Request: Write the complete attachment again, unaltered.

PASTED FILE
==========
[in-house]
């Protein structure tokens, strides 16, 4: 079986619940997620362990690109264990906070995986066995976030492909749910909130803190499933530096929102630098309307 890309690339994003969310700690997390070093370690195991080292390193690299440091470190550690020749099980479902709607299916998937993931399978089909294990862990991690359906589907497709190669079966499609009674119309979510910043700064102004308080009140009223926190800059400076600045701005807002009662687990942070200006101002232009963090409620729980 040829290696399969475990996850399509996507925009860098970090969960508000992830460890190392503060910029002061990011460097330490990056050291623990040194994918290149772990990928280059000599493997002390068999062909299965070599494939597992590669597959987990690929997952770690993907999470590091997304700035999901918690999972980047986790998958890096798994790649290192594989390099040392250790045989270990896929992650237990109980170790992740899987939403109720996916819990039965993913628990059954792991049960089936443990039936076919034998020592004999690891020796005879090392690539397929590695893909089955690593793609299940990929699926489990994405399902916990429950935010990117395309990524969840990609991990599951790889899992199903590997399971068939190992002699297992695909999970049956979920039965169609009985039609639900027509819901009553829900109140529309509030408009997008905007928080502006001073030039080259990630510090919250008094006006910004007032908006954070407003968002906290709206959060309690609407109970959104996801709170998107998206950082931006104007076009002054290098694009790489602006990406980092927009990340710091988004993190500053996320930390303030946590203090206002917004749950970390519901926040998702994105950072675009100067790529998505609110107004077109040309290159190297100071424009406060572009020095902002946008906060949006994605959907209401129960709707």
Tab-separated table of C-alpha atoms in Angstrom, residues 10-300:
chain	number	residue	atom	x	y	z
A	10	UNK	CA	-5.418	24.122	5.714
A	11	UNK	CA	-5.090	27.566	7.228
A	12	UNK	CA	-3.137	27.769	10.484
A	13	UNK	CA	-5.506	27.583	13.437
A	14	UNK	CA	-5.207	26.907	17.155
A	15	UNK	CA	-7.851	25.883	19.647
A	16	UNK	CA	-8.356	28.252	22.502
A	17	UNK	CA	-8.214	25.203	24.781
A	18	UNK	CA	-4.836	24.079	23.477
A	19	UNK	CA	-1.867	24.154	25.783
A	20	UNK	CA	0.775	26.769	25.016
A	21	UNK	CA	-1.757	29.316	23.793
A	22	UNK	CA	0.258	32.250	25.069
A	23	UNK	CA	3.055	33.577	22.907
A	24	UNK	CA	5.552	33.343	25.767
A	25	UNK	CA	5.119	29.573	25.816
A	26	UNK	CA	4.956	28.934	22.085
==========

[in-house]
């Protein structure tokens, strides 16, 4: 079986619940997620362990690109264990906070995986066995976030492909749910909130803190499933530096929102630098309307 890309690339994003969310700690997390070093370690195991080292390193690299440091470190550690020749099980479902709607299916998937993931399978089909294990862990991690359906589907497709190669079966499609009674119309979510910043700064102004308080009140009223926190800059400076600045701005807002009662687990942070200006101002232009963090409620729980 040829290696399969475990996850399509996507925009860098970090969960508000992830460890190392503060910029002061990011460097330490990056050291623990040194994918290149772990990928280059000599493997002390068999062909299965070599494939597992590669597959987990690929997952770690993907999470590091997304700035999901918690999972980047986790998958890096798994790649290192594989390099040392250790045989270990896929992650237990109980170790992740899987939403109720996916819990039965993913628990059954792991049960089936443990039936076919034998020592004999690891020796005879090392690539397929590695893909089955690593793609299940990929699926489990994405399902916990429950935010990117395309990524969840990609991990599951790889899992199903590997399971068939190992002699297992695909999970049956979920039965169609009985039609639900027509819901009553829900109140529309509030408009997008905007928080502006001073030039080259990630510090919250008094006006910004007032908006954070407003968002906290709206959060309690609407109970959104996801709170998107998206950082931006104007076009002054290098694009790489602006990406980092927009990340710091988004993190500053996320930390303030946590203090206002917004749950970390519901926040998702994105950072675009100067790529998505609110107004077109040309290159190297100071424009406060572009020095902002946008906060949006994605959907209401129960709707």
Tab-separated table of C-alpha atoms in Angstrom, residues 10-300:
chain	number	residue	atom	x	y	z
A	10	UNK	CA	-5.418	24.122	5.714
A	11	UNK	CA	-5.090	27.566	7.228
A	12	UNK	CA	-3.137	27.769	10.484
A	13	UNK	CA	-5.506	27.583	13.437
A	14	UNK	CA	-5.207	26.907	17.155
A	15	UNK	CA	-7.851	25.883	19.647
A	16	UNK	CA	-8.356	28.252	22.502
A	17	UNK	CA	-8.214	25.203	24.781
A	18	UNK	CA	-4.836	24.079	23.477
A	19	UNK	CA	-1.867	24.154	25.783
A	20	UNK	CA	0.775	26.769	25.016
A	21	UNK	CA	-1.757	29.316	23.793
A	22	UNK	CA	0.258	32.250	25.069
A	23	UNK	CA	3.055	33.577	22.907
A	24	UNK	CA	5.552	33.343	25.767
A	25	UNK	CA	5.119	29.573	25.816
A	26	UNK	CA	4.956	28.934	22.085